Emily Says . . . . ‘John D. Taylor’s Velvet Falernum’

Velvet Green Martini

In her fourth feature under ‘Emily Says . . .’, the voice to the Manchester bar scene in Emily Puckering looks at the Barbadian classic from John D. Taylor;

Coming from a bartenders experience, rum is one of the most frequently ordered drinks, whether drinking it neat, with a mixer, or as many find themselves doing, searching for the perfect rum based cocktail.

But this Caribbean classic has much more to offer than one would expect. The creation of rum all the way back in the 17th century was spurred along by plantation slaves, of whom discovered that a by-product of the sugar refining process could be fermented into alcohol.

Putting aside the technical talk, rum allowed the production of many rum-based liqueurs that were yet to come in the future of alcohol. One of these rum-based products is John D. Taylor’s Velvet Falernum, created in Barbados some time between 1830-1930.

A beautiful blend of lime zest, sugar, ginger, cloves and pure Barbadian white rum, John D. Taylor truly created a true specimen of the 18th-19th century Barbados bar culture. Velvet Falernum offers drinkers a much smoother and sweeter experience, particularly for those who may want to avoid the rich spices of classic rum. Standing at only 11% volume however, Velvet Falernum is perfect in the use of mixology, and has even been considered a syrup rather than a liqueur due to its sweet properties.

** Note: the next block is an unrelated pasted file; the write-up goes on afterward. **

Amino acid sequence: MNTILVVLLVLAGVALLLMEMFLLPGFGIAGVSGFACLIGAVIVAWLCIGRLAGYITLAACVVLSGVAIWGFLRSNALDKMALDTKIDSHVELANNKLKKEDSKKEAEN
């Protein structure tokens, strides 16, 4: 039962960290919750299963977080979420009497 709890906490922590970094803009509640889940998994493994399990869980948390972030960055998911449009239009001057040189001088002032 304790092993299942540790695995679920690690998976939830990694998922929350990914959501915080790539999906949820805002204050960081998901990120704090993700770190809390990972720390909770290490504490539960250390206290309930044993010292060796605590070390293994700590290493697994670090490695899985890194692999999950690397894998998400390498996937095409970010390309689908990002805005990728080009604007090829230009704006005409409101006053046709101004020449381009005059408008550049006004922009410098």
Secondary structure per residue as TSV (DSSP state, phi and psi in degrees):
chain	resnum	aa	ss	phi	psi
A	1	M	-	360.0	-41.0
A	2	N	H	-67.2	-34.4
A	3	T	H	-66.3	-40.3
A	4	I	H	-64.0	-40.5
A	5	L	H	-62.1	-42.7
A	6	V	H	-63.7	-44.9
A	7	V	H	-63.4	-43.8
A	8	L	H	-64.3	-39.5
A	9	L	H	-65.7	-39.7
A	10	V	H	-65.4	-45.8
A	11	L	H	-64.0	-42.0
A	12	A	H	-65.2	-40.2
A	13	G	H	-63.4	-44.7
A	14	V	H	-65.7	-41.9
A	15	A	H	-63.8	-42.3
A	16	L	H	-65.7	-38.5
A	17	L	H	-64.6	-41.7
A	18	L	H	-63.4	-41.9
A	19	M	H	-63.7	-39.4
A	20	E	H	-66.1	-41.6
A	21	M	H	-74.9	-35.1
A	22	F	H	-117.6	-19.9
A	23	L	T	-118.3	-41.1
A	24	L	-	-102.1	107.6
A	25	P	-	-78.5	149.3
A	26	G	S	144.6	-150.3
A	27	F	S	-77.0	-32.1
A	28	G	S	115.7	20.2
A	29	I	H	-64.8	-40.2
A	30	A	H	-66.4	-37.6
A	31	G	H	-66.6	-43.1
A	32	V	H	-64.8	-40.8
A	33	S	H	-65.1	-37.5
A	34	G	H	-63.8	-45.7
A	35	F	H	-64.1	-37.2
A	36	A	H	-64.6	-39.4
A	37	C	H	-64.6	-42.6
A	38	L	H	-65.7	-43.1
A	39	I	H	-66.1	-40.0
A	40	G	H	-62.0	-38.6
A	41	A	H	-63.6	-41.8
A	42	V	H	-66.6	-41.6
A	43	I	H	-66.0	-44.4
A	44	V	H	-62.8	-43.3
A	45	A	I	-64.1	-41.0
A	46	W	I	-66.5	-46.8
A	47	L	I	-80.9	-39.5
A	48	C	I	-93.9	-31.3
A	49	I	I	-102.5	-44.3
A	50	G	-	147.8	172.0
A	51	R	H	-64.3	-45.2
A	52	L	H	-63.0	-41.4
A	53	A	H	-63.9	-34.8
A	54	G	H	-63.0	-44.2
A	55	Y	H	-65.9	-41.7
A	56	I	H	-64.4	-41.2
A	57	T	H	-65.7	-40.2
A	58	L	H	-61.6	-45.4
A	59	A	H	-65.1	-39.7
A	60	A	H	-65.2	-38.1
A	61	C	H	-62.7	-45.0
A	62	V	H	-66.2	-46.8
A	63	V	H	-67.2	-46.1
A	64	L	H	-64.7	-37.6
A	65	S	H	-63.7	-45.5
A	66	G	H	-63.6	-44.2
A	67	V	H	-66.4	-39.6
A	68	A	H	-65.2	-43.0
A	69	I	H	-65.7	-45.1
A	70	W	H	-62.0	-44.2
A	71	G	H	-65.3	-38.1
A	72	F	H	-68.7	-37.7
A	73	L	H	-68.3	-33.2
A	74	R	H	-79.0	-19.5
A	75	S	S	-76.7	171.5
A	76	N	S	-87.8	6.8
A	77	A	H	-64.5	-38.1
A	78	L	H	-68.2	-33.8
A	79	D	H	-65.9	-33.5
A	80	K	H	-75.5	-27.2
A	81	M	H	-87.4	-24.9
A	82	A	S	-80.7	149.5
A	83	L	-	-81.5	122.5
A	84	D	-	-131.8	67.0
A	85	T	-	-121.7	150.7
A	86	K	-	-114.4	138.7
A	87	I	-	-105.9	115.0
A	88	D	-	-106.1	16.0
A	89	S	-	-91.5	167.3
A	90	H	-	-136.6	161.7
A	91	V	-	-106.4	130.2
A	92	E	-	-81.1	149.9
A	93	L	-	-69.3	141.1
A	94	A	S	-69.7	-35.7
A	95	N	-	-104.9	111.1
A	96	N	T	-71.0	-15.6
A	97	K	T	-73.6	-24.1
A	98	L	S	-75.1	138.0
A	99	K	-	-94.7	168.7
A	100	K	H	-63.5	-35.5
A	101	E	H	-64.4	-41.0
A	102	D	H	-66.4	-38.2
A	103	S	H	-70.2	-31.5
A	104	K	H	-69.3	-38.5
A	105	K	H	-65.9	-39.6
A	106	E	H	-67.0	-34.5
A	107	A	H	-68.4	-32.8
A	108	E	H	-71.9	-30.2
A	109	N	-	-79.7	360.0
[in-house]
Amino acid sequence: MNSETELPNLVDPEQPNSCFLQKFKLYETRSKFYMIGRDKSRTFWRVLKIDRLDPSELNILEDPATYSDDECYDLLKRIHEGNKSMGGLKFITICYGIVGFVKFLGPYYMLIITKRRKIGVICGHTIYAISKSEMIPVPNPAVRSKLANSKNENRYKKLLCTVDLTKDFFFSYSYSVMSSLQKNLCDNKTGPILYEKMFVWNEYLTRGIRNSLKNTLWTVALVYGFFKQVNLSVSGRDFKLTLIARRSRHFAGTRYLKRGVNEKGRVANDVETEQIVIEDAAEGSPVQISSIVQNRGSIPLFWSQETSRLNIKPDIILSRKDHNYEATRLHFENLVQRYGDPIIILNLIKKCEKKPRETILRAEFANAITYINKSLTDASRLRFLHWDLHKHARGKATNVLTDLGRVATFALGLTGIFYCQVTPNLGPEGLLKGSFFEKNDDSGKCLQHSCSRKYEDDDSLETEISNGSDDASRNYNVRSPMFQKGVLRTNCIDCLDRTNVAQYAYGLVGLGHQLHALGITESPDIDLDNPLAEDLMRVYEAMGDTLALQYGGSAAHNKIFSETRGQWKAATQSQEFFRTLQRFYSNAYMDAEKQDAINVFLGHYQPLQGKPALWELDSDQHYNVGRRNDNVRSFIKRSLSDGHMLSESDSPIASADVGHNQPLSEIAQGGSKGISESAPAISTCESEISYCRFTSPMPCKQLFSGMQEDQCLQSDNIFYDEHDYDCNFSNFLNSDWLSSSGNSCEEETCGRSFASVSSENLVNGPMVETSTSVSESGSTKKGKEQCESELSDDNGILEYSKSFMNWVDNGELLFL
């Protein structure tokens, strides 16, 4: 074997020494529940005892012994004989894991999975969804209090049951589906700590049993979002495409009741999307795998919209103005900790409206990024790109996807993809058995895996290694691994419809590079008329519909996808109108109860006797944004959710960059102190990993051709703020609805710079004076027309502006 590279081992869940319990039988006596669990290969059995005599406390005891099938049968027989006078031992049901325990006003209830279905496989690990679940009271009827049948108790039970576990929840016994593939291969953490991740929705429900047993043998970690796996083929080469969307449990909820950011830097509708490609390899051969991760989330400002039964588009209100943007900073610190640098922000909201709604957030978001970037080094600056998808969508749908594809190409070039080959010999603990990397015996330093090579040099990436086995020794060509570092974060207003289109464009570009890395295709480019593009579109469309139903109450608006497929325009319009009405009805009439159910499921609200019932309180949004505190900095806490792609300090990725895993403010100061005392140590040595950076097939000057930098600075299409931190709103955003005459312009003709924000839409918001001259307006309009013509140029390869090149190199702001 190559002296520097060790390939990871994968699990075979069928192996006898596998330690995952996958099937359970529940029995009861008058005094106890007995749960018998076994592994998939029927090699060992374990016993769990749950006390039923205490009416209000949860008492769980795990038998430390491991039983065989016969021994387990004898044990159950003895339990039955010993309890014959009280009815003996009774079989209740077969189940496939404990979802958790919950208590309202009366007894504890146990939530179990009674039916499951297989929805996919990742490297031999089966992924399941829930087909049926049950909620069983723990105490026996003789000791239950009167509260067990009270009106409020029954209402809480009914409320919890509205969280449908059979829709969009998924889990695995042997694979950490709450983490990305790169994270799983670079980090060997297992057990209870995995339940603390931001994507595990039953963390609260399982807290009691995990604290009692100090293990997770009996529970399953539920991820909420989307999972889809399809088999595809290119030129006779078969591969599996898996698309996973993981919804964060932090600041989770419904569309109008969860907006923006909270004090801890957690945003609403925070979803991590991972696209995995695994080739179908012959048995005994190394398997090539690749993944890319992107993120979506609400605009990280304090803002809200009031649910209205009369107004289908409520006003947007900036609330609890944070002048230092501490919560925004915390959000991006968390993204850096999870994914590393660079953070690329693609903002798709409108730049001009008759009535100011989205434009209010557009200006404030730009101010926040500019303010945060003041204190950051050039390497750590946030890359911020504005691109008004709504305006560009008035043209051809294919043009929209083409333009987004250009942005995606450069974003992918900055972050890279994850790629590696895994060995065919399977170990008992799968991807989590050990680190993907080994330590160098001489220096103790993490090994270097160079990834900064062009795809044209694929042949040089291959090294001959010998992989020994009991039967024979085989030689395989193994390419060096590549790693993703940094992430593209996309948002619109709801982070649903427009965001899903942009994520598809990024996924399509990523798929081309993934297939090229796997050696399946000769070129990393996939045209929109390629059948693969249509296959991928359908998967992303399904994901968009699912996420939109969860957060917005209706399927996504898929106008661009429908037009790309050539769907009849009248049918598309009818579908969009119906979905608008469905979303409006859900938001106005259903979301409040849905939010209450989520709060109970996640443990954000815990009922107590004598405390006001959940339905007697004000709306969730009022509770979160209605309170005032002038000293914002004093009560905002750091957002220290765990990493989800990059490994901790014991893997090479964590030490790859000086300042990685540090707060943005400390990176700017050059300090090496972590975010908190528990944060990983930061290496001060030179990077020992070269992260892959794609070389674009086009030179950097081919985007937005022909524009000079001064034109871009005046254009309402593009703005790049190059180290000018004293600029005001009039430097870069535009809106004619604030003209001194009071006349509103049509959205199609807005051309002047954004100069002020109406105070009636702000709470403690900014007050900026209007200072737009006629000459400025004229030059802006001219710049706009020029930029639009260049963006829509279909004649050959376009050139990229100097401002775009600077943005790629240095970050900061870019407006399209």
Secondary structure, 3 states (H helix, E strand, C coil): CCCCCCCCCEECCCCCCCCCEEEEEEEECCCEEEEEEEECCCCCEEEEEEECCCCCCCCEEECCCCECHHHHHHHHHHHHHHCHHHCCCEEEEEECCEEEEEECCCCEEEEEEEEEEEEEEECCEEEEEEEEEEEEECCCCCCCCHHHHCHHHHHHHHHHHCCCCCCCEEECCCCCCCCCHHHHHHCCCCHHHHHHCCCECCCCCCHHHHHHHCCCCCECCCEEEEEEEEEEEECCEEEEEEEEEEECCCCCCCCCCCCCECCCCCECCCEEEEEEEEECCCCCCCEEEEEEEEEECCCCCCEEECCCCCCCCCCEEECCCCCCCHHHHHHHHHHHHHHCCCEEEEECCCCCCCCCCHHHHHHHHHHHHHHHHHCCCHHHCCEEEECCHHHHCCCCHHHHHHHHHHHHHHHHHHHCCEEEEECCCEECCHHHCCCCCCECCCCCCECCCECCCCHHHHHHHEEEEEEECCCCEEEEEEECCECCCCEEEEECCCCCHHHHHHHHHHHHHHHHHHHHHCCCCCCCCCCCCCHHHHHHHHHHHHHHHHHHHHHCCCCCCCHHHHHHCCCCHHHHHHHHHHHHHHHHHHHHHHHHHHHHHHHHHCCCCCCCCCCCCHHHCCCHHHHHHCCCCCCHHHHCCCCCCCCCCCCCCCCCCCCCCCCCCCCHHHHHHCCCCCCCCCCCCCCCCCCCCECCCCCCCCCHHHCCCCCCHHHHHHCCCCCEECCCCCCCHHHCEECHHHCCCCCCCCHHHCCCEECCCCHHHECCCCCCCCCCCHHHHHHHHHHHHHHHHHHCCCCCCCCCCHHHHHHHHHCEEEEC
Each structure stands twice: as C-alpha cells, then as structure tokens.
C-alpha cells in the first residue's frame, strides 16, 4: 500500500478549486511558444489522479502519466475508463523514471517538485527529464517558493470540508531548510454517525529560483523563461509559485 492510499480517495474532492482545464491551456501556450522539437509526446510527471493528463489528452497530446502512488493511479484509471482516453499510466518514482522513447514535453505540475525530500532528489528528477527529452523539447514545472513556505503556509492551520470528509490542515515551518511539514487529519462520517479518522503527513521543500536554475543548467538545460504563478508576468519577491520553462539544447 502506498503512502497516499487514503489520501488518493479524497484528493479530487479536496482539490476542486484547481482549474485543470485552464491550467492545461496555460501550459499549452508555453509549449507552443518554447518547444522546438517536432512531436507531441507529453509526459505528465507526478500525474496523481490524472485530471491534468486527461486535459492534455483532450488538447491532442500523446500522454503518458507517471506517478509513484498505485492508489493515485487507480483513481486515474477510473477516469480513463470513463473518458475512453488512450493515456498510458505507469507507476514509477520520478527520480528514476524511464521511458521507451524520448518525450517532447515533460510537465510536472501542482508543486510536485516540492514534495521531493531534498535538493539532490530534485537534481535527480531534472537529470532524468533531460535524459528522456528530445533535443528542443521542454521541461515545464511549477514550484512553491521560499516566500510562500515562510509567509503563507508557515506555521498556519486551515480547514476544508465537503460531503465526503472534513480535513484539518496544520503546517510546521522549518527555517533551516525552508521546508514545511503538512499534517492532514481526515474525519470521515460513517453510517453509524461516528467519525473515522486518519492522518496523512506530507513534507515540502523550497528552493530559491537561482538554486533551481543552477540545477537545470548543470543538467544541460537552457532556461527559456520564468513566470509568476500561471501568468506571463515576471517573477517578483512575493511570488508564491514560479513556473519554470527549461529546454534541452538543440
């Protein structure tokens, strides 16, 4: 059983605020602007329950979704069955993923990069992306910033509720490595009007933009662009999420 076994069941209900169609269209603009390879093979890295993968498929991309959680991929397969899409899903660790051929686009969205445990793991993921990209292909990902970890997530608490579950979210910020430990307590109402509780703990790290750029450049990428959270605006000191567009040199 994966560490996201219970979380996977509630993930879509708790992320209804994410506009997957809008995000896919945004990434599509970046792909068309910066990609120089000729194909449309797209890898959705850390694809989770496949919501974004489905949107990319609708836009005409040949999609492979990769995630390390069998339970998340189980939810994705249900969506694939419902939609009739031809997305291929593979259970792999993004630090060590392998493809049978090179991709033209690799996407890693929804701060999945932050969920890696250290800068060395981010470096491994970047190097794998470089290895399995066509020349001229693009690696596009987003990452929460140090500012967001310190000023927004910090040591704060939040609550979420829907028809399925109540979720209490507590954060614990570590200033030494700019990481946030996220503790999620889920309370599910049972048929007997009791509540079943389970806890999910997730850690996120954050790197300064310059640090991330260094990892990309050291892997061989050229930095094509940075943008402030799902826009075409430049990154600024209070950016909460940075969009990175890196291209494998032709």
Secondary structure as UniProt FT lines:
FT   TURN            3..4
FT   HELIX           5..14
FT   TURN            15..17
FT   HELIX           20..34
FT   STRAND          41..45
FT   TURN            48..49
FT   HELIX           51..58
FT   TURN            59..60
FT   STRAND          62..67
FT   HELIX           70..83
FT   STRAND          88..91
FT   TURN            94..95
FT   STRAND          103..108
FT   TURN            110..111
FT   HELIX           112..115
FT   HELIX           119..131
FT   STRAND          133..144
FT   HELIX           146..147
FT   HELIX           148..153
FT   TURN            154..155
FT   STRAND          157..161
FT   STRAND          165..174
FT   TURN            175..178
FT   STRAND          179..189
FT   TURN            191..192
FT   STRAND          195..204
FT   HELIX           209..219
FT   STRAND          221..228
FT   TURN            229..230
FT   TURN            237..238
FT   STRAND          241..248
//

Today in the bartending world, Velvet Falernum is well known for its usage in classics such as the Rum Swizzle, Mai Tai, Zombie and the Corn N’ Oil. But for something a bit different, Velvet Falernum plays a key role in one of these exquisite creations:

Velvet Green Martini 2

Velvet Green Martini

Glass – Martini

Ingredients –
25ml egg white
15ml lemon juice
7.5ml kiwi syrup
25ml apple juice
15ml Velvet Falernum
15ml Briottet Apple Liqueur
15ml Tanqueray Export

Method – Pour all ingredients into a boston glass, add ice and hard shake to create a thick head on the finishing result.

Garnish – Mint sprig and a pipette of chlorophyll for an ombre effect.

The Velvet Green Martini delivers a, as the title suggests, a velvety smooth drinking experience. The egg white creates the silky texture which compliments the name of this drink perfectly. Sugar syrup is not as vital as would be usually due to the sweet notes of Velvet Falernum, complementing the sweet and crisp aromas of apple and kiwi that are present in the drink. Velvet Falernum not only works beautifully with rum, but with various different spirits as the Velvet Green proves clearly.

When making this drink, I must say around 9 times out of 10, many will recoil at the thought of chlorophyll being added to their drink. Just to clarify, chlorophyll mustn’t be mistaken for chloroform. Chlorophyll is a tasteless and odourless plant extract that is used purely for appearance. Its dark colour creates an ombre effect, which is truly pleasing for the eyes, as well as the taste buds.

Credit and copyright:
The Botanist

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